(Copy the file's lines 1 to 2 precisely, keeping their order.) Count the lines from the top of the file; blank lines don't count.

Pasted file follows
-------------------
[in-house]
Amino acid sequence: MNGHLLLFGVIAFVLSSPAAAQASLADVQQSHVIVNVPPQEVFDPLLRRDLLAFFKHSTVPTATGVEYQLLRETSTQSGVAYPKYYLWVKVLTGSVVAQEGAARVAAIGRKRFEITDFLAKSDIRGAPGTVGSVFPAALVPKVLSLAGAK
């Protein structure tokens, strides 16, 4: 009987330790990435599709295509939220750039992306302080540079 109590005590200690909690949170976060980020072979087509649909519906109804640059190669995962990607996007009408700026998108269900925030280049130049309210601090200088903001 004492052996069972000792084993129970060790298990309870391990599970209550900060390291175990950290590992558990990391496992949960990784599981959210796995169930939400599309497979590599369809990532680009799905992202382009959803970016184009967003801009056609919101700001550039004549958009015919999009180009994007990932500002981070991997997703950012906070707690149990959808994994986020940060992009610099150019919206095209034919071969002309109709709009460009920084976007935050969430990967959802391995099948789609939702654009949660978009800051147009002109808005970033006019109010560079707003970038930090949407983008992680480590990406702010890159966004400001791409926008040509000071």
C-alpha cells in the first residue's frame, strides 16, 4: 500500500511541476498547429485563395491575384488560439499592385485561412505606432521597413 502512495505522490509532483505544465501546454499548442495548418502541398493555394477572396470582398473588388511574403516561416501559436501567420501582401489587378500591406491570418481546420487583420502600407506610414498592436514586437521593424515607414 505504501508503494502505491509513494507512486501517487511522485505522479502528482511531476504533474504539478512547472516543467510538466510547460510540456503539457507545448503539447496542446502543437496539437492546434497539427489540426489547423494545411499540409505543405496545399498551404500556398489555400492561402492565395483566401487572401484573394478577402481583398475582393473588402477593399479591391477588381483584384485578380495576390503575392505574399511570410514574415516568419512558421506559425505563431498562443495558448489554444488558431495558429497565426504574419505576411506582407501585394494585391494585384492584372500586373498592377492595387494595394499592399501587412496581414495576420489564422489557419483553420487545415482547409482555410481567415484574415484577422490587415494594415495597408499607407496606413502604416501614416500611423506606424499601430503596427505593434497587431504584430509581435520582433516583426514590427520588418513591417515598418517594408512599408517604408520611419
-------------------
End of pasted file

[in-house]
Amino acid sequence: MNGHLLLFGVIAFVLSSPAAAQASLADVQQSHVIVNVPPQEVFDPLLRRDLLAFFKHSTVPTATGVEYQLLRETSTQSGVAYPKYYLWVKVLTGSVVAQEGAARVAAIGRKRFEITDFLAKSDIRGAPGTVGSVFPAALVPKVLSLAGAK